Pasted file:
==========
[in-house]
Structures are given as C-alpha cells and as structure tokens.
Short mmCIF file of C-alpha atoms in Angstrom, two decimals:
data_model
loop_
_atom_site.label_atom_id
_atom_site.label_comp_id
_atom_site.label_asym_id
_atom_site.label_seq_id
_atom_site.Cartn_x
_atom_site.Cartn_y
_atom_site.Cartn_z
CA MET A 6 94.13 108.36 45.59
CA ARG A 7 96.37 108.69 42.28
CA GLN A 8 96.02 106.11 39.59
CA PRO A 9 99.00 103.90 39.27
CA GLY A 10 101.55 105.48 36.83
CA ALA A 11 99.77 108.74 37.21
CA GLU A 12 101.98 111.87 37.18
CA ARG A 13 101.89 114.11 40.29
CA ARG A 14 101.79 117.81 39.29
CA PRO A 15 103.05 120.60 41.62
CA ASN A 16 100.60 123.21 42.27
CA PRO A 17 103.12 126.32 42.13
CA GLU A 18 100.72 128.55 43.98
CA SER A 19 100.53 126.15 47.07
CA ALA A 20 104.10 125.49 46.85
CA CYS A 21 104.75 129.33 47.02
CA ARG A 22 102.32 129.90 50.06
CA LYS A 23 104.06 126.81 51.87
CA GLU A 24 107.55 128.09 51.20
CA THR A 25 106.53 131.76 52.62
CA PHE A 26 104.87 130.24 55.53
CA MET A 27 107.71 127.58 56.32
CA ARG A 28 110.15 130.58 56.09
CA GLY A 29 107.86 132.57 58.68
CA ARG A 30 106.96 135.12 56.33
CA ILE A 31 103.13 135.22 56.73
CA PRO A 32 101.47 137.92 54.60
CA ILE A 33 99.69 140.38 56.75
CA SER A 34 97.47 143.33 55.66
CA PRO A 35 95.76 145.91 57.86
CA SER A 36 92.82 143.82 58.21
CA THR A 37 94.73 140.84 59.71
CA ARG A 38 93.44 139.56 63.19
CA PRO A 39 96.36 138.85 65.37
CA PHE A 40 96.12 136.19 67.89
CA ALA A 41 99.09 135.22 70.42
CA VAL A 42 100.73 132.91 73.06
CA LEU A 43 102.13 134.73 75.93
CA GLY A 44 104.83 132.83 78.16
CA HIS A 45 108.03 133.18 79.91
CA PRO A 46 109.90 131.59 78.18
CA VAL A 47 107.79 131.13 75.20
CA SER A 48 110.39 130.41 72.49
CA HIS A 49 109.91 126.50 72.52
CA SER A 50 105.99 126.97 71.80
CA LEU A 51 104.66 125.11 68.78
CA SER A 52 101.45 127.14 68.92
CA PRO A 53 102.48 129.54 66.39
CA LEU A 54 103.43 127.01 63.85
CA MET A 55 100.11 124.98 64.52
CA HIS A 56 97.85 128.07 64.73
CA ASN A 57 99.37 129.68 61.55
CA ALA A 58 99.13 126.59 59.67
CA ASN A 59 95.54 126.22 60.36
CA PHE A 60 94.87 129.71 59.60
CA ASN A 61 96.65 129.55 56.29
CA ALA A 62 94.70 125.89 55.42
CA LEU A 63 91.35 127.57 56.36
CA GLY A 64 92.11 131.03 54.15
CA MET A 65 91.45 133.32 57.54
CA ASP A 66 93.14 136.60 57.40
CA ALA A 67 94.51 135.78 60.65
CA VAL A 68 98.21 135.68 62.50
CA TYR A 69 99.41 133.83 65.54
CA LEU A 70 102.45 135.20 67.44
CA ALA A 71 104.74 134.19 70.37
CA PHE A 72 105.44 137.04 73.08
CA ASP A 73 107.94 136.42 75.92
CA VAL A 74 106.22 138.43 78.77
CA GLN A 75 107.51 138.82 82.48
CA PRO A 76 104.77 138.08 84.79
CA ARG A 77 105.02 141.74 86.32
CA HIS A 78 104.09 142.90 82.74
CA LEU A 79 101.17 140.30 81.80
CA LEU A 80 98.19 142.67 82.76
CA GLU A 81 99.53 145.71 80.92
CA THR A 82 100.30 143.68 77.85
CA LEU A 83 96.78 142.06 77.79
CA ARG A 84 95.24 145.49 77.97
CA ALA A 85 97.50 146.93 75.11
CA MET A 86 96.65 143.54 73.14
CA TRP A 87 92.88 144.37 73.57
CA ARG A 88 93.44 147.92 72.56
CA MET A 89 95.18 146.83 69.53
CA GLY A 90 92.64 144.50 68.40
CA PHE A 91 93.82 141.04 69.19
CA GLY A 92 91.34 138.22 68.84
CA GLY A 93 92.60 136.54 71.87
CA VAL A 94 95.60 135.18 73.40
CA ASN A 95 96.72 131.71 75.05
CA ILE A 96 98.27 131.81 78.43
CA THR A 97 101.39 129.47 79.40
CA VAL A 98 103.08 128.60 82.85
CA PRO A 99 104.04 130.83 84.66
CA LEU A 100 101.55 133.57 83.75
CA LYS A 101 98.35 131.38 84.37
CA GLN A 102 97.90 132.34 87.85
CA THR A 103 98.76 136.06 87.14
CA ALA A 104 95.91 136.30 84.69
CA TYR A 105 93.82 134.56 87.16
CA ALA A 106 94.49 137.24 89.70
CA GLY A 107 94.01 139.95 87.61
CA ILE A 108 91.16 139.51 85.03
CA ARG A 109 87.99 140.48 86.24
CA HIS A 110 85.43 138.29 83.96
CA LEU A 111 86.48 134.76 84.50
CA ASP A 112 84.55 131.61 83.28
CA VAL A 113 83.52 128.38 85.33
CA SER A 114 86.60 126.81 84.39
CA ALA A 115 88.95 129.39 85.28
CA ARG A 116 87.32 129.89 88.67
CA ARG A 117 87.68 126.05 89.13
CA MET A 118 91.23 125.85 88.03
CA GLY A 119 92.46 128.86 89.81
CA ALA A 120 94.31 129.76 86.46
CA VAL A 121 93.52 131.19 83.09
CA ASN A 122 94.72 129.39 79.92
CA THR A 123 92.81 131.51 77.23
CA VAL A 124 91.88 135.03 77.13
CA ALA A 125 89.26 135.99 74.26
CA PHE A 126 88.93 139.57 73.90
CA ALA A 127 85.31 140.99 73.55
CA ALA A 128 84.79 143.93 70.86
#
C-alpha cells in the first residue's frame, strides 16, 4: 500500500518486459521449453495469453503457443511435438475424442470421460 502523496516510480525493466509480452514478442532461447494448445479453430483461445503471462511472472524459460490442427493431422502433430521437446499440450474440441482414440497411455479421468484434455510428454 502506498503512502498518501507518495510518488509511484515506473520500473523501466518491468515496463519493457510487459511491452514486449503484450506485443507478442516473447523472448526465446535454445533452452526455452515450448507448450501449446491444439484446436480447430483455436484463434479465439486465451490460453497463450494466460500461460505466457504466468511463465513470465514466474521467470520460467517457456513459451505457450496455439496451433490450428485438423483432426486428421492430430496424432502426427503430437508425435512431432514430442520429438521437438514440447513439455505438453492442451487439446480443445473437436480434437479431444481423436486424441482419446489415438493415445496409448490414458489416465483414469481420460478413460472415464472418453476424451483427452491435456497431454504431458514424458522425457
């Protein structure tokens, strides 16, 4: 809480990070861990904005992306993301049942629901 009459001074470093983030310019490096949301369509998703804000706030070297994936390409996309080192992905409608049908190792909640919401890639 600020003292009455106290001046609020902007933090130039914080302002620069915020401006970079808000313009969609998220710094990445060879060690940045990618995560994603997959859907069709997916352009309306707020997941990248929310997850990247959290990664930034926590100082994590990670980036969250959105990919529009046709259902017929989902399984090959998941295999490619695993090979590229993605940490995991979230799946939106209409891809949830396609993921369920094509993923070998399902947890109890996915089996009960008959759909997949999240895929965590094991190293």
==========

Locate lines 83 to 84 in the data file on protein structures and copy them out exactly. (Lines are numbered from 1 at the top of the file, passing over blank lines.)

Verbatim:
CA PRO A 76 104.77 138.08 84.79
CA ARG A 77 105.02 141.74 86.32